In this review, we discuss the aspects that make virotherapy a good alternative to conventional treatments for malignant mesothelioma (MM), an aggressive cancer that affects the cells delineating different body cavities and for which an efficient treatment is yet to be designed. We summarize data that have been collated over the past 2 decades in order to support further investments for the development of virotherapeutic strategies for patients with MM.

Malignant mesothelioma

Asbestos exposure has been known for several decades to cause various respiratory diseases. One of the most illustrative pathologies related to occupational asbestos exposure is malignant pleural mesothelioma (MPM), an incurable cancer affecting pleural mesothelial cells.4,5 These cells are normally constitutive of the two membranes – the parietal pleura and the visceral pleura – that surround and protect the lungs. MM can also, rarely, arise from mesothelial cells delineating the pericardium (heart), the peritoneum (abdomen), or the tunica vaginalis testis and tunica serosa uteri (reproductive organs).

MPM is characterized by pleural thickening, the formation of pleural plaques and the accumulation of pleural fluid – known as pleural effusion – between the two layers of the pleura. This malignancy is commonly diagnosed several decades after exposure to asbestos, with symptoms that can be mistaken for those of invasive lung cancer or of pleural metastases from other types of cancers.6 It is an extremely aggressive neoplasm, resistant to conventional treatments including surgery, chemotherapy, and radiotherapy. Outcomes for this disease are extremely poor, with a survival rate of approximately 40% 1 year after diagnosis and only 10% after 5 years.7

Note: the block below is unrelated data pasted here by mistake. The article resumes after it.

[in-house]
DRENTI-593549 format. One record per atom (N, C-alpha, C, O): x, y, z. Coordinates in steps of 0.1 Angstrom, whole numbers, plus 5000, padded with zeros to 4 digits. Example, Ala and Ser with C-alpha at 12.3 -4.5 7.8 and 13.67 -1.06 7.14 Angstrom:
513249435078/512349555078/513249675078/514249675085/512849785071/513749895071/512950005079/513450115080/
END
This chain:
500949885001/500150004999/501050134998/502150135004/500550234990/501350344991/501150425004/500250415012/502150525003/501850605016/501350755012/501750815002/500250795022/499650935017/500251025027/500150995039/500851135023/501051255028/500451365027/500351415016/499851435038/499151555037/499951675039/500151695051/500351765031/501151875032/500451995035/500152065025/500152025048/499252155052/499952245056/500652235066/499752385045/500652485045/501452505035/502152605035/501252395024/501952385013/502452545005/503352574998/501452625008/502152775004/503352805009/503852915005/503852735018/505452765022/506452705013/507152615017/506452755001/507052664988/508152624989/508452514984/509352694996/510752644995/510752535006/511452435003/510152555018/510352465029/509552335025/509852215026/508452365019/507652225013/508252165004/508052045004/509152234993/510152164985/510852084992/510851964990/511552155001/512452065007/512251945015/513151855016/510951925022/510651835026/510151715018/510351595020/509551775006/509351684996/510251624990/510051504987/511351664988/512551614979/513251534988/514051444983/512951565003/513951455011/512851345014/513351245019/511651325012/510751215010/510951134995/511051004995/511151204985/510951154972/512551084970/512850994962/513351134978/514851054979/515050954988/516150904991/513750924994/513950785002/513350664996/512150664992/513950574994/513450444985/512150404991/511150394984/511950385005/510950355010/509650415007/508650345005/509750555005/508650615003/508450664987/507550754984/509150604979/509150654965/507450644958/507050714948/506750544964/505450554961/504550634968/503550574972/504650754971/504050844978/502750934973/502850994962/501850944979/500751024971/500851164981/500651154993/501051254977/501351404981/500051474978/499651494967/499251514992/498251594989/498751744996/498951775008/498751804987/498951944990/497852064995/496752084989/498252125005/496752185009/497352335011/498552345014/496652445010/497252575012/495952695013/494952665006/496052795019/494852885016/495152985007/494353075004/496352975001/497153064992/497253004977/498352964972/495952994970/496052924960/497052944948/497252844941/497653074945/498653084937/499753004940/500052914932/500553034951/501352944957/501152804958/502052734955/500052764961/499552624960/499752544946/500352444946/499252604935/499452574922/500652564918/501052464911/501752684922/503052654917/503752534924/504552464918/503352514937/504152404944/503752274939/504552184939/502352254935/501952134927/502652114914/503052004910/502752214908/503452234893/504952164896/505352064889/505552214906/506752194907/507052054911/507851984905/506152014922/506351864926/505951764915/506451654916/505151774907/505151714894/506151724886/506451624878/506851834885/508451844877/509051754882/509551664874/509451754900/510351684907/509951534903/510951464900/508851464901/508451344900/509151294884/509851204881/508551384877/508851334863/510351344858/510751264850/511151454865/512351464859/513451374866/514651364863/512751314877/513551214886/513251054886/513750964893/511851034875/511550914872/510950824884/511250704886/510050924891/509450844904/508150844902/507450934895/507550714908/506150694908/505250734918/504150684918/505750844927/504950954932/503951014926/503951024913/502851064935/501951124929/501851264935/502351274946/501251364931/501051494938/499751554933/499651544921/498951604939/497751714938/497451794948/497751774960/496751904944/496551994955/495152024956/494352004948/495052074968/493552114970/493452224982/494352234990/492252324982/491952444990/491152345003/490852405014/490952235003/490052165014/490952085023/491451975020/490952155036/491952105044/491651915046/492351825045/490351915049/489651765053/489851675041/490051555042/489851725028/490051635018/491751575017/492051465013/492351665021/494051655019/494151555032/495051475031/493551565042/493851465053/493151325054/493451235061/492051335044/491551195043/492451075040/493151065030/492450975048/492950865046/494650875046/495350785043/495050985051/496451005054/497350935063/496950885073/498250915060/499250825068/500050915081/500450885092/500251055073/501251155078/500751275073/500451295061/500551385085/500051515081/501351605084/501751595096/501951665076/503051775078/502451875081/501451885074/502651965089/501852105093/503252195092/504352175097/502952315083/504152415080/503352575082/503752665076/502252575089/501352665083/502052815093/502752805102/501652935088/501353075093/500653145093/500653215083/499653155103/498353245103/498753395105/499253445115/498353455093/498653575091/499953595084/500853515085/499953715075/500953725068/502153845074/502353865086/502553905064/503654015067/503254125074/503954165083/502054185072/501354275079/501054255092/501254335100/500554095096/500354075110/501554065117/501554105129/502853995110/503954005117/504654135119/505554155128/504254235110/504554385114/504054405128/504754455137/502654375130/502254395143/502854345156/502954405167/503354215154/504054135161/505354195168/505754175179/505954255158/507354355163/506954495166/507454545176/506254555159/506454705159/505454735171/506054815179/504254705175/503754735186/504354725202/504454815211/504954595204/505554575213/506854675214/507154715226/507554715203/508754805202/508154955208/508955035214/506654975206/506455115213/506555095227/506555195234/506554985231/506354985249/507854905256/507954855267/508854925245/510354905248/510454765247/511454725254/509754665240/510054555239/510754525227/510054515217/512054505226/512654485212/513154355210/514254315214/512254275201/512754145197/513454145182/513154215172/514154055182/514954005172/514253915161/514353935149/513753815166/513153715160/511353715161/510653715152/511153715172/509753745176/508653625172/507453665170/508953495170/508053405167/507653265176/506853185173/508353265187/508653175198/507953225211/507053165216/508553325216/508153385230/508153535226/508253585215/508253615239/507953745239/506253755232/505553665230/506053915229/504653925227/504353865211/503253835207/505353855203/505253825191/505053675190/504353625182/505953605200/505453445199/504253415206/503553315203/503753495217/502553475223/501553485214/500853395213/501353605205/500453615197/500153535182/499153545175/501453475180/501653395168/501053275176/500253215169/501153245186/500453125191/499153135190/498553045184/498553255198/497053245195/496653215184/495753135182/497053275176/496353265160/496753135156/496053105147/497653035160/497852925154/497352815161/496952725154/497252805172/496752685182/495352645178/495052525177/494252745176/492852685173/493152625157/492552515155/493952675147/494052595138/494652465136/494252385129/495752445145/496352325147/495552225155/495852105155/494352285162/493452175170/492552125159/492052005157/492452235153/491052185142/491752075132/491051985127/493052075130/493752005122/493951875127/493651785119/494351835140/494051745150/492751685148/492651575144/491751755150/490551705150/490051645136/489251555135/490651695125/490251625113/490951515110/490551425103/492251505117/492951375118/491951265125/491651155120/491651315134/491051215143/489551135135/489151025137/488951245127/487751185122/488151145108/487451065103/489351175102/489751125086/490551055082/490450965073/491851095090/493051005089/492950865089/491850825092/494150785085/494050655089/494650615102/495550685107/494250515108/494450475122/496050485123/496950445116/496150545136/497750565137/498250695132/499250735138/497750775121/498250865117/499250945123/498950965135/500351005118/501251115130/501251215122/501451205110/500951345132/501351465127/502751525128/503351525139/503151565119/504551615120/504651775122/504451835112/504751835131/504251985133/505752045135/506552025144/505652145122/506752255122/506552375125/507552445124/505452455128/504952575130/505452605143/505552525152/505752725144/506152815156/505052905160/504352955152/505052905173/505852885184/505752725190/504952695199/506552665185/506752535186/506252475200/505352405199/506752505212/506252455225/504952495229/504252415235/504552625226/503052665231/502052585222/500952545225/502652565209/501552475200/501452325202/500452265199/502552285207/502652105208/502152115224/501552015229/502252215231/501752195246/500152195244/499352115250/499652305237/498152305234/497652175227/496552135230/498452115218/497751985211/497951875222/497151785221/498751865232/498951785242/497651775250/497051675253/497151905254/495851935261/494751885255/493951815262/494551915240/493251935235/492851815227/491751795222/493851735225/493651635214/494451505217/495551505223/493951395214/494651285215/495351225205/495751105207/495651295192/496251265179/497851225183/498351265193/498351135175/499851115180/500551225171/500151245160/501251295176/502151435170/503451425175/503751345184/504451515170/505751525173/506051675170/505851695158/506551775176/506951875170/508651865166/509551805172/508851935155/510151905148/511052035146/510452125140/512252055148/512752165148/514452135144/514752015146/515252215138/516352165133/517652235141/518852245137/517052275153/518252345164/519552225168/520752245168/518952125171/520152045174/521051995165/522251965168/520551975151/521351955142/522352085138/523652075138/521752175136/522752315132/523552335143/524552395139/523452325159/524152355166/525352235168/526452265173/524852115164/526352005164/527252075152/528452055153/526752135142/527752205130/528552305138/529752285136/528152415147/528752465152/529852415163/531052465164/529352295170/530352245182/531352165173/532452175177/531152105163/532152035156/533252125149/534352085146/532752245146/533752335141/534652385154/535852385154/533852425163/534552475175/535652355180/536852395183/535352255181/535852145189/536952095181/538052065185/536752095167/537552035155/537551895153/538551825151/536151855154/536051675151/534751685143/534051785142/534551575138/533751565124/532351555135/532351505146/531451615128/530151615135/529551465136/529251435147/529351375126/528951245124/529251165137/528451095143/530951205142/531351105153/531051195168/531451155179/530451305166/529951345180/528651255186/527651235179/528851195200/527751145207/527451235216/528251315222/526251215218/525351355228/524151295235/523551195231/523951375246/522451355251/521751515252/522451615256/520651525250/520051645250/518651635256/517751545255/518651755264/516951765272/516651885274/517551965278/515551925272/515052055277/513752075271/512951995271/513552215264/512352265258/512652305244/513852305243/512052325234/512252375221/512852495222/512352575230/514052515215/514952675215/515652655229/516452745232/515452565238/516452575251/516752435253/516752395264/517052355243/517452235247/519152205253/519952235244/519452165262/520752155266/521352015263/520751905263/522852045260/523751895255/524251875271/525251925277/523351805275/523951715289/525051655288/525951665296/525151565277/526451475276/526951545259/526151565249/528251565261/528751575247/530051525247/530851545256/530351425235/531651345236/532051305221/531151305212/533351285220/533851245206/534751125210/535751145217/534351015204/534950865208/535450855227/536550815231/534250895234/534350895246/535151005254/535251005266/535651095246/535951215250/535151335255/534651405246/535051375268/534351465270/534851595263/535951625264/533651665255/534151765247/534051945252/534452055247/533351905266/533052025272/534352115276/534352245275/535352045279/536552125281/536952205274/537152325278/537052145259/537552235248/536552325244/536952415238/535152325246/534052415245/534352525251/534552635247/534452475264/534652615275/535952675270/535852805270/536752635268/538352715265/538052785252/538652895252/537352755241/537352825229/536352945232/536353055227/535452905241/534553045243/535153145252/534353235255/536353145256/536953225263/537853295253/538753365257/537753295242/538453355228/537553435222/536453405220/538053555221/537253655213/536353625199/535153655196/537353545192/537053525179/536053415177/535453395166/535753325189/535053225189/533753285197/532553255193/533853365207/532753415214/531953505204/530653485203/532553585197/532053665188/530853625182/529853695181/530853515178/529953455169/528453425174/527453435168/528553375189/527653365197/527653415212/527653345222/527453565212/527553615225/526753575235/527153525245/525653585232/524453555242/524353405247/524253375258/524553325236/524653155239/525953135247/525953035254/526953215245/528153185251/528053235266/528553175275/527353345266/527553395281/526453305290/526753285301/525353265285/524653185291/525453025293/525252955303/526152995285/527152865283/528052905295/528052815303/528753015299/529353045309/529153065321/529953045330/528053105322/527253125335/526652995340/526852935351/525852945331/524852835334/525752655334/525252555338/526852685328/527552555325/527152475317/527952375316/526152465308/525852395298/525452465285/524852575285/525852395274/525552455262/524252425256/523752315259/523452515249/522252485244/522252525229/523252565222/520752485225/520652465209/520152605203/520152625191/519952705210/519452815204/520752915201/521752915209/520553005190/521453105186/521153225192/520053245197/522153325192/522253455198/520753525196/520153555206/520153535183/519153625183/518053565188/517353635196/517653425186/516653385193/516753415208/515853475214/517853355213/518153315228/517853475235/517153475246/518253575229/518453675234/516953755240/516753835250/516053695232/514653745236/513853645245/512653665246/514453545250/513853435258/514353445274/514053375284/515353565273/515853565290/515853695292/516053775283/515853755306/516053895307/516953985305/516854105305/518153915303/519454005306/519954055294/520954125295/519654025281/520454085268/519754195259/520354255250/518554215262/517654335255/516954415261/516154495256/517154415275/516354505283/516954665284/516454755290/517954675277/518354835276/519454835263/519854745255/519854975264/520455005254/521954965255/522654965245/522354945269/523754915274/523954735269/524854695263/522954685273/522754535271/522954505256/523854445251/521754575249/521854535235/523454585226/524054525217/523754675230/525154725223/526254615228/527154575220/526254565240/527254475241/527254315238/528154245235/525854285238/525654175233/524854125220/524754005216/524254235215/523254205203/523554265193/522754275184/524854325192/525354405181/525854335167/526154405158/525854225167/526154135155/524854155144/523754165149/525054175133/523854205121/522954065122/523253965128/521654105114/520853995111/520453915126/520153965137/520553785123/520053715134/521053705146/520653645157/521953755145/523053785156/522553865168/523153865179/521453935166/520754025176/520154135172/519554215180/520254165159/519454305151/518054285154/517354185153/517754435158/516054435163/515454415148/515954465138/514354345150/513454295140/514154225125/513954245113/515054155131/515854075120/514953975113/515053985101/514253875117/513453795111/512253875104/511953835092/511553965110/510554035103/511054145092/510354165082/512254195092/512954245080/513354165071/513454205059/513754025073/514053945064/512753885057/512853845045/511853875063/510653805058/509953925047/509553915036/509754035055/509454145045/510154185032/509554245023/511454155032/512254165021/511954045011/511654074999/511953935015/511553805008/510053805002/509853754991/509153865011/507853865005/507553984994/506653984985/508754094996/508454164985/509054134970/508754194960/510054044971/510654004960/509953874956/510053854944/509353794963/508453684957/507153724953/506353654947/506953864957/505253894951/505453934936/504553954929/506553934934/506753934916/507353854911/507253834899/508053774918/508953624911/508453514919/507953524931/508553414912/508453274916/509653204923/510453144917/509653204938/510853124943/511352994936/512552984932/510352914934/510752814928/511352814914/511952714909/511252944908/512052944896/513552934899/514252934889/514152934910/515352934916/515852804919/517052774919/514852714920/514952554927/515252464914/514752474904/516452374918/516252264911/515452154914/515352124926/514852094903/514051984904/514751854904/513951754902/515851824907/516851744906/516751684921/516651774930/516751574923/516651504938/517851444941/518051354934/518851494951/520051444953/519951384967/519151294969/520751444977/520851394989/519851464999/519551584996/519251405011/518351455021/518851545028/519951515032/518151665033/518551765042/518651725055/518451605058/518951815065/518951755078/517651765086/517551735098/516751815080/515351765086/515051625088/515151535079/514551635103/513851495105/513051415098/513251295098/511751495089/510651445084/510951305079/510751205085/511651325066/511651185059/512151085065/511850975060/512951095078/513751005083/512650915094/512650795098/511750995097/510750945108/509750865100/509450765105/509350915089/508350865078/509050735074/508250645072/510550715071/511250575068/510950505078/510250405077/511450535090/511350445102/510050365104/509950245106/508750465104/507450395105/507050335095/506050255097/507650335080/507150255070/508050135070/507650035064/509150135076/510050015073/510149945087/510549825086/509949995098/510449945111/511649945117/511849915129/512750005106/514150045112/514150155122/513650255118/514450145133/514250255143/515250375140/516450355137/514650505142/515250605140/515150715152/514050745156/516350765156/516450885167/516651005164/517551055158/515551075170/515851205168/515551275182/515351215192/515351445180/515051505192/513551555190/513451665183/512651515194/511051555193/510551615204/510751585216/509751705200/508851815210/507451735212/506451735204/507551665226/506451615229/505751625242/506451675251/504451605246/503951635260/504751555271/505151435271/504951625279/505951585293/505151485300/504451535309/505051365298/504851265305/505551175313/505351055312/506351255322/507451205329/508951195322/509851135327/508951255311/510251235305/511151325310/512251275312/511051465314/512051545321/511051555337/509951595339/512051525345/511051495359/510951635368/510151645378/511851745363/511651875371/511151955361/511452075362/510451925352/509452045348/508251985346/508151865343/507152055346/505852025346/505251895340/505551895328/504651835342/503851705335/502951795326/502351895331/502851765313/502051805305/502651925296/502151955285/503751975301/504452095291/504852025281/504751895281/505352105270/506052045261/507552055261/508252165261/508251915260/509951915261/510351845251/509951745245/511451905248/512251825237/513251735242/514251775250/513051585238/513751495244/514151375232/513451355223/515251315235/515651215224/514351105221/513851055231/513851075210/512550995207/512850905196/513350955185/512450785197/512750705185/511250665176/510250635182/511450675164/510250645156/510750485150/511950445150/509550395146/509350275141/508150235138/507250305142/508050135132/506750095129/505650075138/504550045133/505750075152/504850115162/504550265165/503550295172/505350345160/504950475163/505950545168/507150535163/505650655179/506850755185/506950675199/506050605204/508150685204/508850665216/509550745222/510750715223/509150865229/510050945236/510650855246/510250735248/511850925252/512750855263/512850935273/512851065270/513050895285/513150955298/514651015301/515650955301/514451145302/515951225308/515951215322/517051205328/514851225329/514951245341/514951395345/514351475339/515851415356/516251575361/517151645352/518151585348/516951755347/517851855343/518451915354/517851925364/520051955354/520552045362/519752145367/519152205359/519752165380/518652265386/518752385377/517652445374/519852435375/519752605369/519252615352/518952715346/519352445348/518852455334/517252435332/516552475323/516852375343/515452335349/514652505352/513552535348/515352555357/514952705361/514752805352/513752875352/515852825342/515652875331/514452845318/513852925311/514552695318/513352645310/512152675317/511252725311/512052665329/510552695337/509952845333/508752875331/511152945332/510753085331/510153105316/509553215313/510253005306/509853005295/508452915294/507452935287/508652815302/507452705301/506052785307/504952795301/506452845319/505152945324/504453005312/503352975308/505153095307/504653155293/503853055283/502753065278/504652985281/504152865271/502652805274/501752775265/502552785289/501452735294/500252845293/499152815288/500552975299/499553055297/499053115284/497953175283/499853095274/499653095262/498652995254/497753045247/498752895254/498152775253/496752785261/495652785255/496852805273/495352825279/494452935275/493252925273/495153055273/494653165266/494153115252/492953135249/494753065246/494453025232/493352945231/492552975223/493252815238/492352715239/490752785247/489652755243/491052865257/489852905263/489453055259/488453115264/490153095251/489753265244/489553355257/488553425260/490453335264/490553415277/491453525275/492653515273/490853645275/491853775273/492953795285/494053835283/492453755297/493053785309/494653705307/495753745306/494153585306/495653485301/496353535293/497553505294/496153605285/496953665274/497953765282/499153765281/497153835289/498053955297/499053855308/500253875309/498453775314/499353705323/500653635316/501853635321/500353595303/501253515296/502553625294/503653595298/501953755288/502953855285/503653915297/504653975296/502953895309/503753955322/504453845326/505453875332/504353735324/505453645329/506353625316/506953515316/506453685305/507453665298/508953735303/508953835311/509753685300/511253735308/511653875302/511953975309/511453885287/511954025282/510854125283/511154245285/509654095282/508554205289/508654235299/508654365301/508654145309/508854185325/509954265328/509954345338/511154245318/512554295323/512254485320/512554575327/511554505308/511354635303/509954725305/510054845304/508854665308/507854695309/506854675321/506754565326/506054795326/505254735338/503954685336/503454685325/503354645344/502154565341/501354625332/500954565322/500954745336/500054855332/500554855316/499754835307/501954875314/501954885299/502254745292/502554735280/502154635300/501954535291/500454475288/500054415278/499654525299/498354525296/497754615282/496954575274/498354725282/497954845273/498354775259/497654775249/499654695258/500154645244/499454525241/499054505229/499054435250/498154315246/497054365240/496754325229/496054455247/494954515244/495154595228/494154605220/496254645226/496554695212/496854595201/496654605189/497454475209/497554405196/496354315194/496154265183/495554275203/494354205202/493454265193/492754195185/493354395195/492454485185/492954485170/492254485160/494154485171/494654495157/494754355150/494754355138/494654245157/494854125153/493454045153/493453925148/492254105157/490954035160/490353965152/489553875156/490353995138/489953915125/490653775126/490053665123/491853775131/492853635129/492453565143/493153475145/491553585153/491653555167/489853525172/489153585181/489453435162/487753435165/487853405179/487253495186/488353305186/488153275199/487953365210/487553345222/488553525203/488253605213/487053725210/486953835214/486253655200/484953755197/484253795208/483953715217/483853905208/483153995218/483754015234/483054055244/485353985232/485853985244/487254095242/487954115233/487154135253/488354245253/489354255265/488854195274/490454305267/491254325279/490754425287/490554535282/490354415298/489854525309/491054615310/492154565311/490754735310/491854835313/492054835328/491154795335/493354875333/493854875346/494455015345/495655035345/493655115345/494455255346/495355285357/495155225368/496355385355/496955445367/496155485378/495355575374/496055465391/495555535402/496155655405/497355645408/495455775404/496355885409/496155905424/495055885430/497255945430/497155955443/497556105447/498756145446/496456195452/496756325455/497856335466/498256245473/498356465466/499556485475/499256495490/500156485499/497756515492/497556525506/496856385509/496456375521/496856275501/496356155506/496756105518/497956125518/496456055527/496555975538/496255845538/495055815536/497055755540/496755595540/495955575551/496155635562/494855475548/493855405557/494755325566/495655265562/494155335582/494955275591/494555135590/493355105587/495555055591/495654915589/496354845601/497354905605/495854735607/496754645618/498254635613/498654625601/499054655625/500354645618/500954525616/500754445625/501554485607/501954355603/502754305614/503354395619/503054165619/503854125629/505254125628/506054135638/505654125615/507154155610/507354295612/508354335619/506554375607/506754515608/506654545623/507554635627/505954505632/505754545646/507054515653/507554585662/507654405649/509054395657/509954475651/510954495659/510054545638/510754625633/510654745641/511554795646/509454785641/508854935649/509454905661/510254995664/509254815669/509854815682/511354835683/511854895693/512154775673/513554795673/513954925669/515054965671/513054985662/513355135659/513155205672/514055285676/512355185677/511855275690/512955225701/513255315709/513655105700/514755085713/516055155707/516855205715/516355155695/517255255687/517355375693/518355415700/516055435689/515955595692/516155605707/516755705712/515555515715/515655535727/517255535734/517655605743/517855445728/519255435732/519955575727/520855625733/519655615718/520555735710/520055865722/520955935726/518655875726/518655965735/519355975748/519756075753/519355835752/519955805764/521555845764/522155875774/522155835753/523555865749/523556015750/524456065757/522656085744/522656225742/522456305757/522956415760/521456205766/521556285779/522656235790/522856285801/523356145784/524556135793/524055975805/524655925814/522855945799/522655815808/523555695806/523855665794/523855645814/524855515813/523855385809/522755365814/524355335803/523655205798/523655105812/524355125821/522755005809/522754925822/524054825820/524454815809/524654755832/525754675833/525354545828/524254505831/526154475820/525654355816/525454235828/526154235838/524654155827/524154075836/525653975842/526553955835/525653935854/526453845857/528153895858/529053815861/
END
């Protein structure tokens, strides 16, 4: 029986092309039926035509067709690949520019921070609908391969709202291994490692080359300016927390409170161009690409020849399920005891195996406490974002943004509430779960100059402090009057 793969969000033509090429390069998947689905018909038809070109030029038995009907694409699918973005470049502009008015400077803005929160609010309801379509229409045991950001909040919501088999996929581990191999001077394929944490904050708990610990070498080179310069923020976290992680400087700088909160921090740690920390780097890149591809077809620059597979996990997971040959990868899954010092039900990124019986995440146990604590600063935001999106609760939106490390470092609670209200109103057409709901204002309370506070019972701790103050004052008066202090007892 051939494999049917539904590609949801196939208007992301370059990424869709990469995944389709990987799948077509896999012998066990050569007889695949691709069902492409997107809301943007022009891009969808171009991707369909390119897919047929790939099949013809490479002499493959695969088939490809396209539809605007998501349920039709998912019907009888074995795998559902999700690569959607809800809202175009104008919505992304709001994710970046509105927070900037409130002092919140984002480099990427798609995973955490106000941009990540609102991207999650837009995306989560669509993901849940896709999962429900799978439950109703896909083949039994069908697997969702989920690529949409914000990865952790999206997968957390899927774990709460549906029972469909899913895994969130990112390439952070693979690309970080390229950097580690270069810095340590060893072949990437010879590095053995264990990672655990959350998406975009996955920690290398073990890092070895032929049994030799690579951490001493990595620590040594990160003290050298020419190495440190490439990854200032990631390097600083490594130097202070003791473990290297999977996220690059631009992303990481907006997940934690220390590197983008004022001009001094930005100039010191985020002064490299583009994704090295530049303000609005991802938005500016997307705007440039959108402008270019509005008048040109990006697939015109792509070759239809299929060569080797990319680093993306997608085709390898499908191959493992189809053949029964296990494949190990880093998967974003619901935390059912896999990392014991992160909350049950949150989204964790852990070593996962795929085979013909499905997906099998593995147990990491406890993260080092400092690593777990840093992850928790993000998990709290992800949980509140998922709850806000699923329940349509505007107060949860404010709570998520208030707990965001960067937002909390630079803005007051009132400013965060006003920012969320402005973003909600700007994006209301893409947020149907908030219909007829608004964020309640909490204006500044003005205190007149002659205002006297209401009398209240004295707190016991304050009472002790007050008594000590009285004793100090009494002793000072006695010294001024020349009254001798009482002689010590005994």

These clinical hurdles make MM a suitable candidate for innovative therapeutic approaches such as oncolytic virotherapy, with the aim of improving its clinical management. Because the treatment of pleural effusion indeed requires access to the pleural cavity, local injections of oncolytic viruses into the pleural or the peritoneal cavities could be envisioned.


Several DNA viruses from the Herpesviridae family have been investigated for their oncolytic properties.1 The most advanced, talimogene laherparepvec (T-Vec), previously known as OncoVEX GM-CSF, is an oncolytic herpesvirus (HSV) that showed significant antitumor activity after intratumoral injection in a recent Phase II clinical trial for the treatment of melanoma.8 This virus is currently being tested in a Phase III study and is expected to be shortly approved for clinical use by the US Food and Drug Administration.

T-Vec has not yet been used in patients with MM, but other strains of HSV have been studied for their ability to target and specifically kill mesothelioma cells. In 1997, it was first shown that replication-restricted HSV-1716 could eliminate human MM cells both in vitro and in immunodeficient mice.9 In the following years, Adusumilli et al published several articles in which they showed that different oncolytic HSV vectors were relevant therapeutic agents to target human MM, alone or in combination with other types of anticancer treatments.1013 HSV-1716 is currently being investigated in a Phase I/IIa trial to determine the safety and efficacy of single or multiple intrapleural administrations of the virus in patients with MPM (Table 1).

Table 1 Completed and ongoing clinical trials of virotherapy for malignant mesothelioma treatment
Note: aNCT references can be viewed at